The Artist 

I remember road trips out to grandma's farm every Thanksgiving.  I was convinced each time I asked "Are we there yet?" we would arrive faster. My grandma always had a new art project on display- sewing, crocheting, painting, a new song- you name it.  She taught me the beauty of wonder and gave me a passion for art I still cannot shake. My work flows out of a passion for people and belief in the power of story. Writing and photography for me are simply an excuse to meet someone, make a new friend, and hear their story. 

The Visual Storyteller

Growing up, I watched my dad dive into one of his new hobbies: photography.  I remember his hobbies ranging from studying the stars with his telescope, roasting his own coffee beans in the side yard, and studying the history of tea.  Something about this hobby was different though: he never stopped doing it.  When he first handed me his camera on vacation at Estes State Park in Colorado, I fell in love.  Before I knew it, it became my career.  Today, I do freelance work as a wedding and family photographer.  While I continue to travel overseas to create visual stories for humanitarian organizations.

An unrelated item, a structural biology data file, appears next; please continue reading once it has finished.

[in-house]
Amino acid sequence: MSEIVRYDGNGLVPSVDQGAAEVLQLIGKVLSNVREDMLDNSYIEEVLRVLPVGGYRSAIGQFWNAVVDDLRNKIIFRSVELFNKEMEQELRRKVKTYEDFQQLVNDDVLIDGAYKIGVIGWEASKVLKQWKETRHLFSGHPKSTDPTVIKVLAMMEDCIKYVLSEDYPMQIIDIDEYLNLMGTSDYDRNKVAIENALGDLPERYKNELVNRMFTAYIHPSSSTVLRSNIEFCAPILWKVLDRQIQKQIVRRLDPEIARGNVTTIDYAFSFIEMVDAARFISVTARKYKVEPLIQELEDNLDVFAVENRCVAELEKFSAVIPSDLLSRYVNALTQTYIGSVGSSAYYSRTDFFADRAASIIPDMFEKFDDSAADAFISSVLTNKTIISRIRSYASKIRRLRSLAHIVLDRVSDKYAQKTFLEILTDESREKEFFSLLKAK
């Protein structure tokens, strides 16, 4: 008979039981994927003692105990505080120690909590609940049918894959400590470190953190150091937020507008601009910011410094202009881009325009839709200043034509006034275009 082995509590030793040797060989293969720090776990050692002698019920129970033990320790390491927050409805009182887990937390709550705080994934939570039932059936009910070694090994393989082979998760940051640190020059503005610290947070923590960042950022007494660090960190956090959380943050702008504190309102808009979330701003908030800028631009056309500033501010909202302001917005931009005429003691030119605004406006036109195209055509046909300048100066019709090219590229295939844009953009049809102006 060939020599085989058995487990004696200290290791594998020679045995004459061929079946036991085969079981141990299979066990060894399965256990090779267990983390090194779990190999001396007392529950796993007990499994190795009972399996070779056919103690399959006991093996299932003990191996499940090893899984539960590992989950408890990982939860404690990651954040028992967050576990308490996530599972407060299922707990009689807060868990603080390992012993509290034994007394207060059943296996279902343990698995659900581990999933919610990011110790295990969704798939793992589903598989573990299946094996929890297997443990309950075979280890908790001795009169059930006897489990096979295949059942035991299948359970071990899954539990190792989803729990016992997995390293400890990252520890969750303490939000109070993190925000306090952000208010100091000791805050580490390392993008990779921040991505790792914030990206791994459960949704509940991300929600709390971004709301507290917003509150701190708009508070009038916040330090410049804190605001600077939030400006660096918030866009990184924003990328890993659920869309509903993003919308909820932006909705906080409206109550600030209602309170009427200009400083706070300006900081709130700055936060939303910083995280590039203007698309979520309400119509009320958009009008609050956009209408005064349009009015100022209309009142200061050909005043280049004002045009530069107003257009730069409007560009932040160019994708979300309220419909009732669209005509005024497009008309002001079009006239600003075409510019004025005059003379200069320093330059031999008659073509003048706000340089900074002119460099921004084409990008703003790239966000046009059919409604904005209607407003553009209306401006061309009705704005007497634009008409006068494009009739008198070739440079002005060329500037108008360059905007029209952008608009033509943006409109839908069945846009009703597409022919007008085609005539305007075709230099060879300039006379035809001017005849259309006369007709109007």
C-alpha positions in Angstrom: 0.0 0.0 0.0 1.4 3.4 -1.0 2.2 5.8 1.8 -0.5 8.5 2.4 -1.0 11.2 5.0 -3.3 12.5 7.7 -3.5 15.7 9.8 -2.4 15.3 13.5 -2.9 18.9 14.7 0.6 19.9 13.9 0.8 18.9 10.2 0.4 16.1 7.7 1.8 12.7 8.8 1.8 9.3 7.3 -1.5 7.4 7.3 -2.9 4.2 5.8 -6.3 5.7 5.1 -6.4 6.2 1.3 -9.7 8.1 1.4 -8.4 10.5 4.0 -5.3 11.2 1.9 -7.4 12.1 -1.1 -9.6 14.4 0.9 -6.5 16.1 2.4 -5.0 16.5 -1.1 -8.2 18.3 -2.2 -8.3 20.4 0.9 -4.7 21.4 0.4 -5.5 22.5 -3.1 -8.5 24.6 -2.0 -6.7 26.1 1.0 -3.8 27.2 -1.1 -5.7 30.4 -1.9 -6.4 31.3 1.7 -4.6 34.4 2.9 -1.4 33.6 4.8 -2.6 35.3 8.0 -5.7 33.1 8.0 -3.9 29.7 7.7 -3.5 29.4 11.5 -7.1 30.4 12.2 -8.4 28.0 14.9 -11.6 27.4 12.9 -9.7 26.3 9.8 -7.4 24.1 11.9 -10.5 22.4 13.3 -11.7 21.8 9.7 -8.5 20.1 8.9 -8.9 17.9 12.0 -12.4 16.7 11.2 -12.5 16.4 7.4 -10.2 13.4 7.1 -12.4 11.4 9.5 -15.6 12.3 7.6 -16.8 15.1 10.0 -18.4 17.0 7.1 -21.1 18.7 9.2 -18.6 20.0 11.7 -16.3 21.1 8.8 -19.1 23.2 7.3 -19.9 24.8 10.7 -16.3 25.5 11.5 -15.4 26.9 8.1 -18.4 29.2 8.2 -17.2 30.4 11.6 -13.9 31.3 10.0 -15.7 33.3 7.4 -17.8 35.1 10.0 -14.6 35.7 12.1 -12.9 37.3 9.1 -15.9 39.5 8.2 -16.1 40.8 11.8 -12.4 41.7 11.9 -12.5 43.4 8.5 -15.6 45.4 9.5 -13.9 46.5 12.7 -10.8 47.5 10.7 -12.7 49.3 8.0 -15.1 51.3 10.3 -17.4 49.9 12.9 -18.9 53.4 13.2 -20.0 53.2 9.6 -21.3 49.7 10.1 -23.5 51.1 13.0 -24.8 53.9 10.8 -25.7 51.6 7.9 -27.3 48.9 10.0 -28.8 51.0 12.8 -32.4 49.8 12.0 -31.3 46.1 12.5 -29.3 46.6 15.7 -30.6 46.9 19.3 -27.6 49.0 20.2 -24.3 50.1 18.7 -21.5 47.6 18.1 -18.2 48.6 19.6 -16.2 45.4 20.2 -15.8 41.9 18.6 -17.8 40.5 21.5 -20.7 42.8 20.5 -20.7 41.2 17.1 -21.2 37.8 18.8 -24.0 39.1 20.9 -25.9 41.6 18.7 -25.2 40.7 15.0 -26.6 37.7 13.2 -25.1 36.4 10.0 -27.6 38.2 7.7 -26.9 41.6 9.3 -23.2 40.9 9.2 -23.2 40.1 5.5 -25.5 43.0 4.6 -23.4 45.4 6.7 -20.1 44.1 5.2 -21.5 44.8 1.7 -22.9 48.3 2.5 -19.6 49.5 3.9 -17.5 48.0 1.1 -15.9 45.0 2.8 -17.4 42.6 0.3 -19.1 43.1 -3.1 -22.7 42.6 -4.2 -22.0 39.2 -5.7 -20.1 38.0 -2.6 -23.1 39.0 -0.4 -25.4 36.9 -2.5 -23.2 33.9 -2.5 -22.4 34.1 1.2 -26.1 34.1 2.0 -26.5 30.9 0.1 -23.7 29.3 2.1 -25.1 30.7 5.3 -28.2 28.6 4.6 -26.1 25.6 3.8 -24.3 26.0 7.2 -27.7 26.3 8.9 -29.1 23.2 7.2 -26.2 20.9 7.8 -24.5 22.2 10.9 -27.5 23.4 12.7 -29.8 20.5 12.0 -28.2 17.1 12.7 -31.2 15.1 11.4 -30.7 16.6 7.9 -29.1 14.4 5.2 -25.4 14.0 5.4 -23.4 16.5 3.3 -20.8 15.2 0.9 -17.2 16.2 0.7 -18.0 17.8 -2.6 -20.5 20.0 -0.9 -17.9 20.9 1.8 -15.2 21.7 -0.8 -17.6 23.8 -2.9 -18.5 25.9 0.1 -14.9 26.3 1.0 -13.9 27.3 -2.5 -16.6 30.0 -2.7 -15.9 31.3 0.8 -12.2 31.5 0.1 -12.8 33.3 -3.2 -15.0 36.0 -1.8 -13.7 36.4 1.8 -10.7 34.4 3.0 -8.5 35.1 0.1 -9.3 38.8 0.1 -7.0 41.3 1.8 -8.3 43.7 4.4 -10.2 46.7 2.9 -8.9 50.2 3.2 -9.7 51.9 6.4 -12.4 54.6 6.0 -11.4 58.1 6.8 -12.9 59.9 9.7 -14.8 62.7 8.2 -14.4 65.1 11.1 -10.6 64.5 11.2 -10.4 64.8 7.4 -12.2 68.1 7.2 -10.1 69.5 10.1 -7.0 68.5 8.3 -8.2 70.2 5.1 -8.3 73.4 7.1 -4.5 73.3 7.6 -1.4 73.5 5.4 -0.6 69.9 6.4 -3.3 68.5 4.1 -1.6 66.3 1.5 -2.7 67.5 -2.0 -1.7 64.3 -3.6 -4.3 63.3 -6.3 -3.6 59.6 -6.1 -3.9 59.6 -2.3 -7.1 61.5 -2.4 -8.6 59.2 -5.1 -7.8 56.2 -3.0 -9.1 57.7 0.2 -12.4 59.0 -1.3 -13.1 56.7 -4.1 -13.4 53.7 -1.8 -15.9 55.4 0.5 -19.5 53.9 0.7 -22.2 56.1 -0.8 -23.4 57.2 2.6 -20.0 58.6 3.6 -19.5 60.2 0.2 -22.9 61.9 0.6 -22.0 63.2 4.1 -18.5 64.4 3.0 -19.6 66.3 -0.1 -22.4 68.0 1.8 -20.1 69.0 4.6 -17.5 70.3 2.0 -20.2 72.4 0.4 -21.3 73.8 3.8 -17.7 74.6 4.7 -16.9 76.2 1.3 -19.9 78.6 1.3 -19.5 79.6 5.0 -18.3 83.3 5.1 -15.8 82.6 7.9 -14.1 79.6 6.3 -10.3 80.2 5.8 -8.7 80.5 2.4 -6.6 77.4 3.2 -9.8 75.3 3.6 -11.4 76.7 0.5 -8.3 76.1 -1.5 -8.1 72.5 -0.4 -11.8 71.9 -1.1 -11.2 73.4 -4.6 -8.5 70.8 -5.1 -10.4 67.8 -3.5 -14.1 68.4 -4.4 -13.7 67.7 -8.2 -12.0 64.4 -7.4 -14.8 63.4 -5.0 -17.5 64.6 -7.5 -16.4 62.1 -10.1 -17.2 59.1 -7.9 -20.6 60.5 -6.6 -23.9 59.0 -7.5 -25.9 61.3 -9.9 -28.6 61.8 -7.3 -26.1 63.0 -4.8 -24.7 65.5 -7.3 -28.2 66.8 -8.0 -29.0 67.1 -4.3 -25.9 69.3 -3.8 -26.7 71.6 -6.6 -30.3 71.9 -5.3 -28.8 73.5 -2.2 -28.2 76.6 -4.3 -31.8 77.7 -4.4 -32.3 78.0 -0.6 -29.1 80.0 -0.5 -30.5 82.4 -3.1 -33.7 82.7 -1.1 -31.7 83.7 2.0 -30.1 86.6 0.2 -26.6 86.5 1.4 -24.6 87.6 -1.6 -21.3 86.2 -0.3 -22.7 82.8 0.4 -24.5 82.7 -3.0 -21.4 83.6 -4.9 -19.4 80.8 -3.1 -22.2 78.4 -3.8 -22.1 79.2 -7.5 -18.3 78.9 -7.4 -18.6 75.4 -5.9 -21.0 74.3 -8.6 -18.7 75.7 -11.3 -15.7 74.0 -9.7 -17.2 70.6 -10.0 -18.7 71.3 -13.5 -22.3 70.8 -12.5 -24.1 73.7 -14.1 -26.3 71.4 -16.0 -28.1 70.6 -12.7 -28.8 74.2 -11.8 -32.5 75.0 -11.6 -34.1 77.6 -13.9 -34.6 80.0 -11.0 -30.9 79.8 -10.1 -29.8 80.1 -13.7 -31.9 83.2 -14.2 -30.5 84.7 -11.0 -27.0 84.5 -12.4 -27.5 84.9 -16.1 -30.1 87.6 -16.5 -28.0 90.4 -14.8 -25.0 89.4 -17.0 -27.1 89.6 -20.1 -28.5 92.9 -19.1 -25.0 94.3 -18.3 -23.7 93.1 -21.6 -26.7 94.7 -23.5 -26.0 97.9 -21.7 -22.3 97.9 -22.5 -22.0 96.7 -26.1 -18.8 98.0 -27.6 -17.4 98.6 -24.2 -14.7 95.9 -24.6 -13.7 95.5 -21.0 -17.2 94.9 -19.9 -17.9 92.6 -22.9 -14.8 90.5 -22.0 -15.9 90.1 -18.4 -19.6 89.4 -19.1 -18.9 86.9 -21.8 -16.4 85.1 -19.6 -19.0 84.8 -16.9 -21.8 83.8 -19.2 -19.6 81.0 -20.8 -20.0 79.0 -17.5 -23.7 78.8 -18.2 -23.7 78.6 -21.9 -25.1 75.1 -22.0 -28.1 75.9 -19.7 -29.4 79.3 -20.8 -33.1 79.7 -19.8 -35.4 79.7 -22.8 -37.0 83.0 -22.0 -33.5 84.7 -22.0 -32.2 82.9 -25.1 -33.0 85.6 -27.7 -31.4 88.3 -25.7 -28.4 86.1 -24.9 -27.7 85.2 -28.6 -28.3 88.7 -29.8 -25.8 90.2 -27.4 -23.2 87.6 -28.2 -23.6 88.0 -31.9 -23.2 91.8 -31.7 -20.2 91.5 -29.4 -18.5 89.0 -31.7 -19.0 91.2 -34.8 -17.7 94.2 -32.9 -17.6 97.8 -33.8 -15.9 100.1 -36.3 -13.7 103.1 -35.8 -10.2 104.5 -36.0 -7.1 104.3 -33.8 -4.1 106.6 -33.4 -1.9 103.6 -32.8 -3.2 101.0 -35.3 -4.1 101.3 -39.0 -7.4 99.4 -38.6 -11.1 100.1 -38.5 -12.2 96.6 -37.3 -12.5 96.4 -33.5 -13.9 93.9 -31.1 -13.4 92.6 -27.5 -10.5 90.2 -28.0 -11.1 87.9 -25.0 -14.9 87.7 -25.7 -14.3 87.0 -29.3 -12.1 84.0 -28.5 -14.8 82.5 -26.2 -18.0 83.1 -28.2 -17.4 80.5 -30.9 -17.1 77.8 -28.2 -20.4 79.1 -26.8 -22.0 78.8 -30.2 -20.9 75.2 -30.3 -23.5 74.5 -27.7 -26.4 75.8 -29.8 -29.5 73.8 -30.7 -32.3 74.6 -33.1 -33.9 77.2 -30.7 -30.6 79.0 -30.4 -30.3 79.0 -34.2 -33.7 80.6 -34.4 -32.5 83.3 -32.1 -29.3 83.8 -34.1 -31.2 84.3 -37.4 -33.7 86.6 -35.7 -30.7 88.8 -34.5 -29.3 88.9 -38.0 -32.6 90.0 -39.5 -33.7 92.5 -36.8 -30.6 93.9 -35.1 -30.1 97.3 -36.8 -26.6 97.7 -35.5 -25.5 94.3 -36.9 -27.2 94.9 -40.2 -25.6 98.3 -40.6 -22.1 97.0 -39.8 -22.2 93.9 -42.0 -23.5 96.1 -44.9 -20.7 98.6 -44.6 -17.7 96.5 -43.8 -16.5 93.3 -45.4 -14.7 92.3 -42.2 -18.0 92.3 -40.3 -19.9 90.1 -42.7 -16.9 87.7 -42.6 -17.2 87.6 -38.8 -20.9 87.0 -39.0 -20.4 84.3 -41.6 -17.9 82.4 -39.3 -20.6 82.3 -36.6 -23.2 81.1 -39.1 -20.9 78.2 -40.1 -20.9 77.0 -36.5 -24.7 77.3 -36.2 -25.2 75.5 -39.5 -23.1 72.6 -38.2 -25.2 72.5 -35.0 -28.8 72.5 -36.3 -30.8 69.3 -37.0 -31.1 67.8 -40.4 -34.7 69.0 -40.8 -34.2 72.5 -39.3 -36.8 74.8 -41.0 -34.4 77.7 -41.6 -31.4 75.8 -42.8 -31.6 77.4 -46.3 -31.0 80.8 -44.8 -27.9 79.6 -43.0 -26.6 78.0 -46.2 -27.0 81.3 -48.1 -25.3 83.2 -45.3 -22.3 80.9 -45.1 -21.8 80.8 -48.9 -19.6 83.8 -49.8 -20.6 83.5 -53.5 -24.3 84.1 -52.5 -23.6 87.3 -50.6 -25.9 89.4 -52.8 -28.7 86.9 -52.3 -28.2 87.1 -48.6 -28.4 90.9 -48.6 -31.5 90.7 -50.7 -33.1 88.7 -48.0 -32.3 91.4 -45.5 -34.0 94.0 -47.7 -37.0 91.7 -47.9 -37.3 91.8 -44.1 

The Writer

As a child, I collected an endless amount of journals, scribbled with my songs and poems. After graduating from college, I began to work on my Masters in Media Arts.  With a background in photography, I decided to pursue an emphasis in writing in order to combine the two arts. Currently, I am finishing up my first book, The Journal of a Photojournalist: Faith and Photographs, and I am also currently working on a photo-based book called, A Broken Lens.

The Tea Brewer

 A cup of hot tea is the secret weapon to all my work.  This motivates me in the dark morning hours to write.  It pumps me up before going out on an all day shoot. And it calms me down as I collapse on the couch after a long day's work. When I first discovered tea, what drew me in was the story it brings along with it. Monkey Picked Oolong Tea takes me to the tip top of tall China trees where the tea lives are picked by monkeys. When I sip a cup of Pu-erh tea, I fly into middle eastern caves where the tea leaves are stored for up to 15 years. With each brew of tea, comes a story in a cup.